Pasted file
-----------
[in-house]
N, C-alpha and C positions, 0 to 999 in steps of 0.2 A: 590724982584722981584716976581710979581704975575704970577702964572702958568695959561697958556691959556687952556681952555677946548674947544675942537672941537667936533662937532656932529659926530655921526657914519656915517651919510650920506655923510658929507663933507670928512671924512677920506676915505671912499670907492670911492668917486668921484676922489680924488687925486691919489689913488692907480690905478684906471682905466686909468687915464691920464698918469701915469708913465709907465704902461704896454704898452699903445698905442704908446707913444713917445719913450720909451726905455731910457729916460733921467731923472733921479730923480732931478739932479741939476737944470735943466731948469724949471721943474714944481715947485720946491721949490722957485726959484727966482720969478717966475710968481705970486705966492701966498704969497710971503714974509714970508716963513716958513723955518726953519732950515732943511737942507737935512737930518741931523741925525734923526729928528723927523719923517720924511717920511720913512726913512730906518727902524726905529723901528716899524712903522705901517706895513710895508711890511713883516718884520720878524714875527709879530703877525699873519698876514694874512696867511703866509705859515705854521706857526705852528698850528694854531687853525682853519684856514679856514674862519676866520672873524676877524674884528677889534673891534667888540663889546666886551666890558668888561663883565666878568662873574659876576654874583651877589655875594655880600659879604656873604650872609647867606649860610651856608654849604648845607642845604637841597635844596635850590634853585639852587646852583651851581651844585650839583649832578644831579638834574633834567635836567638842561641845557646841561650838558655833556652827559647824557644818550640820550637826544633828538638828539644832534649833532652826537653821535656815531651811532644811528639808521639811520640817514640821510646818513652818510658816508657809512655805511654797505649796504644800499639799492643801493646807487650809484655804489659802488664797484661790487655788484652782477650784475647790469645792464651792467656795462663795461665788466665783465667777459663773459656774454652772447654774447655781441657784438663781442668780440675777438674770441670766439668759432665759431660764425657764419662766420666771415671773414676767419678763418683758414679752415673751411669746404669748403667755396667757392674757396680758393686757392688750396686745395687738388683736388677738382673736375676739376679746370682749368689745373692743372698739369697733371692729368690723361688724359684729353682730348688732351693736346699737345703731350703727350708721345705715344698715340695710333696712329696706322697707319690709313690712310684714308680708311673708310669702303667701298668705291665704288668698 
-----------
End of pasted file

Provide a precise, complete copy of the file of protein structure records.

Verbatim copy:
[in-house]
N, C-alpha and C positions, 0 to 999 in steps of 0.2 A: 590724982584722981584716976581710979581704975575704970577702964572702958568695959561697958556691959556687952556681952555677946548674947544675942537672941537667936533662937532656932529659926530655921526657914519656915517651919510650920506655923510658929507663933507670928512671924512677920506676915505671912499670907492670911492668917486668921484676922489680924488687925486691919489689913488692907480690905478684906471682905466686909468687915464691920464698918469701915469708913465709907465704902461704896454704898452699903445698905442704908446707913444713917445719913450720909451726905455731910457729916460733921467731923472733921479730923480732931478739932479741939476737944470735943466731948469724949471721943474714944481715947485720946491721949490722957485726959484727966482720969478717966475710968481705970486705966492701966498704969497710971503714974509714970508716963513716958513723955518726953519732950515732943511737942507737935512737930518741931523741925525734923526729928528723927523719923517720924511717920511720913512726913512730906518727902524726905529723901528716899524712903522705901517706895513710895508711890511713883516718884520720878524714875527709879530703877525699873519698876514694874512696867511703866509705859515705854521706857526705852528698850528694854531687853525682853519684856514679856514674862519676866520672873524676877524674884528677889534673891534667888540663889546666886551666890558668888561663883565666878568662873574659876576654874583651877589655875594655880600659879604656873604650872609647867606649860610651856608654849604648845607642845604637841597635844596635850590634853585639852587646852583651851581651844585650839583649832578644831579638834574633834567635836567638842561641845557646841561650838558655833556652827559647824557644818550640820550637826544633828538638828539644832534649833532652826537653821535656815531651811532644811528639808521639811520640817514640821510646818513652818510658816508657809512655805511654797505649796504644800499639799492643801493646807487650809484655804489659802488664797484661790487655788484652782477650784475647790469645792464651792467656795462663795461665788466665783465667777459663773459656774454652772447654774447655781441657784438663781442668780440675777438674770441670766439668759432665759431660764425657764419662766420666771415671773414676767419678763418683758414679752415673751411669746404669748403667755396667757392674757396680758393686757392688750396686745395687738388683736388677738382673736375676739376679746370682749368689745373692743372698739369697733371692729368690723361688724359684729353682730348688732351693736346699737345703731350703727350708721345705715344698715340695710333696712329696706322697707319690709313690712310684714308680708311673708310669702303667701298668705291665704288668698 